Chopping Up the 4th Amendment
The Department of Homeland Security office of Civil Rights and Civil Liberties concluded that police searching and seizing electronic devices within 100 miles of the US border without reasonable suspicion or a warrant does not violate the 4th Amendment. Between 2008 and 2010, 6,500 people had electronics searched near the border, thanks to the DHS rule that was enacted by the Bush Administration, and has been continued under the Obama Administration.
The ACLU has requested the DHS report using the Freedom of Information Act and are conducting a lawsuit on behalf of Pascal Abidor. At an Amtrak inspection point, Pascal Abidor showed his U.S. passport to a federal agent. He was ordered to move to the cafe car, where they removed his laptop from his luggage and “ordered Mr. Abidor to enter his password,” according to the lawsuit.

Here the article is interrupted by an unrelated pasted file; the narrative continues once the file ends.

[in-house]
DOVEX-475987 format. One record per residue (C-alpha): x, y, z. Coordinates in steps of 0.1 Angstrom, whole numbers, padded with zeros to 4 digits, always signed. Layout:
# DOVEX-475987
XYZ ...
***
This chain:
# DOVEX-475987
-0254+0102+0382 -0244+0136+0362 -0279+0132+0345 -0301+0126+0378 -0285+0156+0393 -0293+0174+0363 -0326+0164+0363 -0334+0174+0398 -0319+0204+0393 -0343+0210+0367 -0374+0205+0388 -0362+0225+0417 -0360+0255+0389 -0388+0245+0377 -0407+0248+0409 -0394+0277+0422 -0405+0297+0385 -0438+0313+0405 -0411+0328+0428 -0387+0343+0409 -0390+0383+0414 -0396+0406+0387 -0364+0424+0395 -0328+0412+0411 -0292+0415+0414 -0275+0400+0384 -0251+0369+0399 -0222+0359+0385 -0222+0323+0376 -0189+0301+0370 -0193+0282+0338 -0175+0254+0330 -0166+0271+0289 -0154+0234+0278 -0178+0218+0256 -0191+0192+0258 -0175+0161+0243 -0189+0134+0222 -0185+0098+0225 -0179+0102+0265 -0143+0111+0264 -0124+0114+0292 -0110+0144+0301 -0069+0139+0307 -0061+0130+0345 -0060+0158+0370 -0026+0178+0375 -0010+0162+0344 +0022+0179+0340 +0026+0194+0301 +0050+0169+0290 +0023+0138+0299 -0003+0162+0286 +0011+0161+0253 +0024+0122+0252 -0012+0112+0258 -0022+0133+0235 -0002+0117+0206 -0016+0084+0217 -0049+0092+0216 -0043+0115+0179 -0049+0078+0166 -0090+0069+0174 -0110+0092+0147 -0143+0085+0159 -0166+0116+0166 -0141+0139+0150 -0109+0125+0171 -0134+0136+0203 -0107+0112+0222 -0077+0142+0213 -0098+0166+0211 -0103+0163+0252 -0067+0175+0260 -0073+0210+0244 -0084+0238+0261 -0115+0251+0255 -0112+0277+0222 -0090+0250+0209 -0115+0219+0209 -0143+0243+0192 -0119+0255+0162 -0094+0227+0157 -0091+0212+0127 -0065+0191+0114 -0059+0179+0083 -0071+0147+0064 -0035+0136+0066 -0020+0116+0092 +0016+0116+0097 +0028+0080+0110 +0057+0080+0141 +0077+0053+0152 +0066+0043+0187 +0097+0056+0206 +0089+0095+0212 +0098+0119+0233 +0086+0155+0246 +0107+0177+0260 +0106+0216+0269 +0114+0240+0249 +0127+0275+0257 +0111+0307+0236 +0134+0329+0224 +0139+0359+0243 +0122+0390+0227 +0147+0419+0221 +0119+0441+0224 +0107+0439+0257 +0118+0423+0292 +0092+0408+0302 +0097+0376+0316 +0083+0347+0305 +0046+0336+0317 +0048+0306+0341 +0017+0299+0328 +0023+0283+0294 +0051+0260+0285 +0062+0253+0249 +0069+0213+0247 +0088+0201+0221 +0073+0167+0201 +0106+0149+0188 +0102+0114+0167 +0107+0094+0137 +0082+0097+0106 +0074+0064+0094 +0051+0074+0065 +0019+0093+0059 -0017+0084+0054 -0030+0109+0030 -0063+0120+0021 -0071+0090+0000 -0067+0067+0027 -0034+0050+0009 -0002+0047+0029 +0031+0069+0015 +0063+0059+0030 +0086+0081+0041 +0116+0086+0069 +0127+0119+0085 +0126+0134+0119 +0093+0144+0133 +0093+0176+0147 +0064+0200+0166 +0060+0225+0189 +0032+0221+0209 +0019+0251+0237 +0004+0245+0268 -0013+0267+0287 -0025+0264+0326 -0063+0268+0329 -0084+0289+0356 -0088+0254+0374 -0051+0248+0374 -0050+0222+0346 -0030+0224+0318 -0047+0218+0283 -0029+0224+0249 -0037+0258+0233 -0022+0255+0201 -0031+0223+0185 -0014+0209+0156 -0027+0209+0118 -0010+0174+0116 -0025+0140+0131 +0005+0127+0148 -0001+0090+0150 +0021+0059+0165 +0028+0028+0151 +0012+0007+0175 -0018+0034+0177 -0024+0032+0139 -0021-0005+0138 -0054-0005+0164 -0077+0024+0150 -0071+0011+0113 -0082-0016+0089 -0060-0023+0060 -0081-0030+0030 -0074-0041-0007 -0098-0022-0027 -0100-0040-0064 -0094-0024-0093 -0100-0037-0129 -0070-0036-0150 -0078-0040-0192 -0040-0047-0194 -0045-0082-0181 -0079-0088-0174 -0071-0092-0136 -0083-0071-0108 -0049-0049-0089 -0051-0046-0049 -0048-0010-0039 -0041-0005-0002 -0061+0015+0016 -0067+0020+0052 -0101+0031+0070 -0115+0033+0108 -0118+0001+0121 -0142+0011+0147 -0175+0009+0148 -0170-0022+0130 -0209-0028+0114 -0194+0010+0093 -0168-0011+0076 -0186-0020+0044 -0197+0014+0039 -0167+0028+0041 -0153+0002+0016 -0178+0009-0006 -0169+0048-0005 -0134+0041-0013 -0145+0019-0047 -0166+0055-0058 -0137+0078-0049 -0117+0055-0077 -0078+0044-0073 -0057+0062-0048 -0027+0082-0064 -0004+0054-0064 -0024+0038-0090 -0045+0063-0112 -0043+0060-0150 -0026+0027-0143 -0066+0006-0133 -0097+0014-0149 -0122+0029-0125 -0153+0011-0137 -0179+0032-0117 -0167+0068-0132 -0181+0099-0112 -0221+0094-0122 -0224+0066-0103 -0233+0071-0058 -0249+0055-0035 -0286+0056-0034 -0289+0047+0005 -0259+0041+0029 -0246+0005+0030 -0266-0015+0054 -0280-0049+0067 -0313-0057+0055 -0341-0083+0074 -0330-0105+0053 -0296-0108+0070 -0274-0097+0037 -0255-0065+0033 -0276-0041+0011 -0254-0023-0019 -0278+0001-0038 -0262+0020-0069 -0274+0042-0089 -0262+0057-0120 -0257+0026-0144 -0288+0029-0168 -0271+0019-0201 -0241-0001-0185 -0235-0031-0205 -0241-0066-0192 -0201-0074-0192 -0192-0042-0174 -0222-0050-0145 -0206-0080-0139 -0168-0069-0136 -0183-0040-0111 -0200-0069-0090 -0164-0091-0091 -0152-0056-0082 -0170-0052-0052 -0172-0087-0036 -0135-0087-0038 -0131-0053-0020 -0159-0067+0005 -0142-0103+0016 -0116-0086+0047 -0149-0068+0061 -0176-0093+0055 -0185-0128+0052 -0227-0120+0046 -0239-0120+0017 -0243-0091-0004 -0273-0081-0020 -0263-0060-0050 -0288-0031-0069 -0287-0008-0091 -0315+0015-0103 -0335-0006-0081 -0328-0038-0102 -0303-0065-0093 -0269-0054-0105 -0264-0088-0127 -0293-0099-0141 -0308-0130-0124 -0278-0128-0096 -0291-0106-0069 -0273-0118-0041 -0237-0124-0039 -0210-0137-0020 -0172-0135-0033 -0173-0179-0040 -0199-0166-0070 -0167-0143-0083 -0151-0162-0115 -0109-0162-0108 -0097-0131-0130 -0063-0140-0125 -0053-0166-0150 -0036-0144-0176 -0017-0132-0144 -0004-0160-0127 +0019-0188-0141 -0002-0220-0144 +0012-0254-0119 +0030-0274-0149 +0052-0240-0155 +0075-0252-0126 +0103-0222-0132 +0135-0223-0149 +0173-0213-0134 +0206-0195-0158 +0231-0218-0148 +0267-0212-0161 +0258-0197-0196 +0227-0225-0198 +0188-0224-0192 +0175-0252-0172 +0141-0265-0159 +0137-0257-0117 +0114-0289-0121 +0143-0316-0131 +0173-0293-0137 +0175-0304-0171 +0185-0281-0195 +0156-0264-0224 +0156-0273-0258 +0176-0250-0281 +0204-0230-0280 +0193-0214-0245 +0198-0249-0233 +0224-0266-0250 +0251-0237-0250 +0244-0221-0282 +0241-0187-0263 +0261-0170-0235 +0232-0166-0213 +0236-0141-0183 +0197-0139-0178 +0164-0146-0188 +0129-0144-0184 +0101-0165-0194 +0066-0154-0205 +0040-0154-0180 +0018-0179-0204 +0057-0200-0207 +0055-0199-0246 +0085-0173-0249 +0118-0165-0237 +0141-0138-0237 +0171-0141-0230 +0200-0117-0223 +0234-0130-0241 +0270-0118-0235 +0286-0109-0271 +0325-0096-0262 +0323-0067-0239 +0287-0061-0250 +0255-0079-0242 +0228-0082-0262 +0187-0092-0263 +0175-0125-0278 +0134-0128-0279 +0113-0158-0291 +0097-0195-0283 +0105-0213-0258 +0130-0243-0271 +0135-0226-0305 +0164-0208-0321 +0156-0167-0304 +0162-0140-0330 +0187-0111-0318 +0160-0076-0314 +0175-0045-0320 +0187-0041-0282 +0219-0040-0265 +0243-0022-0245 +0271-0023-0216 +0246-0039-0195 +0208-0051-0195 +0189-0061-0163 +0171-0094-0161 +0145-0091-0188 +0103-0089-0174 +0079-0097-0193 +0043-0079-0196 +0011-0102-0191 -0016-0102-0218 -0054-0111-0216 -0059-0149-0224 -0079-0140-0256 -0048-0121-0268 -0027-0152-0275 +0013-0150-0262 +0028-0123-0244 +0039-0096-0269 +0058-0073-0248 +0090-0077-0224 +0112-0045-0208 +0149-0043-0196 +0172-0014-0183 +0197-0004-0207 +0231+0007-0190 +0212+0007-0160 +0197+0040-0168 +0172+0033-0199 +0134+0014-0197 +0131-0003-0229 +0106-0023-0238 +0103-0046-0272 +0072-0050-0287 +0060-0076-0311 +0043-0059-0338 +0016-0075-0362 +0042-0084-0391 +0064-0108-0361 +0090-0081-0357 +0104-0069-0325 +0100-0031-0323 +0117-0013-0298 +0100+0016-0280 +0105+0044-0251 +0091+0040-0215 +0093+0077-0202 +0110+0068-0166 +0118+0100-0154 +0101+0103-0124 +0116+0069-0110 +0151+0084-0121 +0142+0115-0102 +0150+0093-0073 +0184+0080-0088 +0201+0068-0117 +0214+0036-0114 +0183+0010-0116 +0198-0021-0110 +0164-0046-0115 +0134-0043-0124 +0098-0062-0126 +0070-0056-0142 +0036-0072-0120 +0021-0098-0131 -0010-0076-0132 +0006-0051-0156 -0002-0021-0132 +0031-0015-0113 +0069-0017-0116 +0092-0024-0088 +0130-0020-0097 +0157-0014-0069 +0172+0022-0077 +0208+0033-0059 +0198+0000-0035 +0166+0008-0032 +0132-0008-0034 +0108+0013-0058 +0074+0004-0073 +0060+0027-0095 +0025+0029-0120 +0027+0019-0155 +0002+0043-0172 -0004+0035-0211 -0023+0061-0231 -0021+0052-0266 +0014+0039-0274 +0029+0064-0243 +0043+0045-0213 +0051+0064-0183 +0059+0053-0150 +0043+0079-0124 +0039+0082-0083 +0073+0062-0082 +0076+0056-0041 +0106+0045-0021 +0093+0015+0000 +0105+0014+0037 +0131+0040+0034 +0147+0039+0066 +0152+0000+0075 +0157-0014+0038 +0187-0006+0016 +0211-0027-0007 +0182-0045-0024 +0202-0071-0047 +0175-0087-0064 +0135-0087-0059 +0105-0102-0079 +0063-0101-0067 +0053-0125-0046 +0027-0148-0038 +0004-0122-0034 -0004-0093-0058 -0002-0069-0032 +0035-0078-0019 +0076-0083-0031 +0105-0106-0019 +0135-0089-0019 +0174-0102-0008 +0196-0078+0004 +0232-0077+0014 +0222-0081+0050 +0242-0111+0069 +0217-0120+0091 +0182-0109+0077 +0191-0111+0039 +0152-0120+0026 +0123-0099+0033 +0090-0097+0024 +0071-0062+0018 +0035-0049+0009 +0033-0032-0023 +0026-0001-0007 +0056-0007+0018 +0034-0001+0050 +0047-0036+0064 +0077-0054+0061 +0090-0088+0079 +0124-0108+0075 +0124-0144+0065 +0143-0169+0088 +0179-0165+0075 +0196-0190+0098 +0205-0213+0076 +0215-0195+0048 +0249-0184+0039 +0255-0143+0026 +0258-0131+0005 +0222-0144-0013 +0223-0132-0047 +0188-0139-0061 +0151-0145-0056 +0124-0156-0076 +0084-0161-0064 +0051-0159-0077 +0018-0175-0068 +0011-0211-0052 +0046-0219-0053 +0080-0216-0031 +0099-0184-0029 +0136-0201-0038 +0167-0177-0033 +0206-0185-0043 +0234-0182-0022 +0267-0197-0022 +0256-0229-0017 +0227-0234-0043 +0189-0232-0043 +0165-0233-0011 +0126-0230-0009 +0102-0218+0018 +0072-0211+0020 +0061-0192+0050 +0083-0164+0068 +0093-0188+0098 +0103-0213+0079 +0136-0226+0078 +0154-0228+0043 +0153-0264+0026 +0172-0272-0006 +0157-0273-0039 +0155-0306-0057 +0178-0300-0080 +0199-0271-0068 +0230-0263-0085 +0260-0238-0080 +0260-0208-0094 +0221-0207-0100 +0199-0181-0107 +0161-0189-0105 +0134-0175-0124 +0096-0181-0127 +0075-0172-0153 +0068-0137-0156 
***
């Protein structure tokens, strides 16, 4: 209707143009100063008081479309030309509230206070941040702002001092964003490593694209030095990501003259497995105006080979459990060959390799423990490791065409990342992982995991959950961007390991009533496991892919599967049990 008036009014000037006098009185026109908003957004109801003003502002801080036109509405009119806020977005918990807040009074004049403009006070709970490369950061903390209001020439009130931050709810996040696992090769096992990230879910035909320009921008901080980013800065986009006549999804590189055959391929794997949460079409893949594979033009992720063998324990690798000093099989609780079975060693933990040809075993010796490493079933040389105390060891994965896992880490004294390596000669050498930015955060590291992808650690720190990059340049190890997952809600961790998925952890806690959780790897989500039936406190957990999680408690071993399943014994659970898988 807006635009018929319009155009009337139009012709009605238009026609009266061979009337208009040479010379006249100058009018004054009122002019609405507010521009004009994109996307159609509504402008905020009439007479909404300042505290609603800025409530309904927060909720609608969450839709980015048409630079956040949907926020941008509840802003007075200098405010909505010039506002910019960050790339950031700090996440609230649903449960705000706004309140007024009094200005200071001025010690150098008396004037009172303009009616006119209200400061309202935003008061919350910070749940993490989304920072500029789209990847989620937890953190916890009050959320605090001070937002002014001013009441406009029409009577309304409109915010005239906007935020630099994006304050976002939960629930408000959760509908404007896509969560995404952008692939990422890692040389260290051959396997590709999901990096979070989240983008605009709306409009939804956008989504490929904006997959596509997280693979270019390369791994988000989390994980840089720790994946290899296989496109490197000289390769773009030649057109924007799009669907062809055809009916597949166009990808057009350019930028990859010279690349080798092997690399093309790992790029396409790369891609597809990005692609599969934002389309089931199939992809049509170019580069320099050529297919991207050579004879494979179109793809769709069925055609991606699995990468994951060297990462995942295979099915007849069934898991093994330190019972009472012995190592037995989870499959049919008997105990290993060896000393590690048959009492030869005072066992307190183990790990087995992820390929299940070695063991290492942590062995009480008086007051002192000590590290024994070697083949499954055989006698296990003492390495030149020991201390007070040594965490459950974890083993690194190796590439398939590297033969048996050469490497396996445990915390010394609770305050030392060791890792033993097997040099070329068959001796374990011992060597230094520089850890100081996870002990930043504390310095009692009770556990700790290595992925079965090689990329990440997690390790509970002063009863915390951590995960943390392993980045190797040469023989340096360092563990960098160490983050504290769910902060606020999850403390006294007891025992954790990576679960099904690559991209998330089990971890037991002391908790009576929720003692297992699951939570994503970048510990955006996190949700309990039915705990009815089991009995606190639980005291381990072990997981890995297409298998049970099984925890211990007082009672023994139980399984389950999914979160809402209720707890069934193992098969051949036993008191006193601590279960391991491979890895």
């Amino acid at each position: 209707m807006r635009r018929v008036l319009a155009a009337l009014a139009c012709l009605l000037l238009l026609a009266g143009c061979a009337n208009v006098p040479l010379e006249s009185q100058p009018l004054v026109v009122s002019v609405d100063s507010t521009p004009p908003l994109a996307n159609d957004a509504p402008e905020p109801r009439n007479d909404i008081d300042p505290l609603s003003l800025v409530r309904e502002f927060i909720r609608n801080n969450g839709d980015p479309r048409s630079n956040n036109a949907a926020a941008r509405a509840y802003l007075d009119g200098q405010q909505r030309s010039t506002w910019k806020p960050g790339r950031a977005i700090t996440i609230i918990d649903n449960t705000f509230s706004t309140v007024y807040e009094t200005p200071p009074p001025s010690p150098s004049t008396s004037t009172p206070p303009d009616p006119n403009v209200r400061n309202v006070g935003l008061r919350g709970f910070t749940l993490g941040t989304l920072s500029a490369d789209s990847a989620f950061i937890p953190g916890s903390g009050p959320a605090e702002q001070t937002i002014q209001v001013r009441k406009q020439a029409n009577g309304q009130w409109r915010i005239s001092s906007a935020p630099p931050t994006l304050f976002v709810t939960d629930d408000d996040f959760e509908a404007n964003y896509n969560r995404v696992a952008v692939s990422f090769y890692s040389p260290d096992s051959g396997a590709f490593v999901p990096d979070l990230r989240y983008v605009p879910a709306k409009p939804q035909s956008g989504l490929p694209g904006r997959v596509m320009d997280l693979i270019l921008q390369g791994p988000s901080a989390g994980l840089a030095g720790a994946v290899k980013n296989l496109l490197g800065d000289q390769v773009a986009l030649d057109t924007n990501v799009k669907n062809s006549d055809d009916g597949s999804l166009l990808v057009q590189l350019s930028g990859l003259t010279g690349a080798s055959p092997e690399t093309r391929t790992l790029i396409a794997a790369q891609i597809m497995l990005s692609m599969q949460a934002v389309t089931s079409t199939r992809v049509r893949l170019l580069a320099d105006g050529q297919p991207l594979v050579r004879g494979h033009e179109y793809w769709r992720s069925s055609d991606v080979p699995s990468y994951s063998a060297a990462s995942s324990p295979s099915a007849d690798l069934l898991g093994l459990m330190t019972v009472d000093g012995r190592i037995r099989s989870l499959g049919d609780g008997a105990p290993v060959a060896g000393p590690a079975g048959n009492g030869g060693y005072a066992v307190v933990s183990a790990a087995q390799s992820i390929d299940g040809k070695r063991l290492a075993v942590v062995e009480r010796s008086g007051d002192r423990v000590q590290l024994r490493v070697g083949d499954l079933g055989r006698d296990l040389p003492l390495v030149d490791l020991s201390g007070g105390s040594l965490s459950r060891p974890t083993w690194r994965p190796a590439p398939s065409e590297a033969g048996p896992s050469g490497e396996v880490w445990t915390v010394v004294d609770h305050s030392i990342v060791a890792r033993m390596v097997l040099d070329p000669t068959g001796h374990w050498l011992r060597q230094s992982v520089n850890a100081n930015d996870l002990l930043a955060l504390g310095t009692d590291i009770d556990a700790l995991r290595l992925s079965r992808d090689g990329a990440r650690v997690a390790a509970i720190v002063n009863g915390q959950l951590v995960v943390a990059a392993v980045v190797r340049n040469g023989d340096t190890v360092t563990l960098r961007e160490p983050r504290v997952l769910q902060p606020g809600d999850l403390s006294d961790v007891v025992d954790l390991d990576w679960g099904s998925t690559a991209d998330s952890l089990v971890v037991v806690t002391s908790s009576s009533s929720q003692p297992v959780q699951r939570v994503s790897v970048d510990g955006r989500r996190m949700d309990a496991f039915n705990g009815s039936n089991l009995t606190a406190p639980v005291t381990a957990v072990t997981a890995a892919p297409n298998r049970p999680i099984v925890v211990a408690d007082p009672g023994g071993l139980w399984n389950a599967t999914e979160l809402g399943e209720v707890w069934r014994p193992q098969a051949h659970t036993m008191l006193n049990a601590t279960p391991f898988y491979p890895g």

Agents asked him about pictures they found on his laptop, which included Hamas and Hezbollah rallies. He explained that he was earning a doctoral degree at a Canadian university on the topic of the modern history of Shiites in Lebanon.
He was handcuffed and then jailed for three hours while the authorities looked through his computer while numerous agents questioned him, according to the suit, which is pending in New York federal court.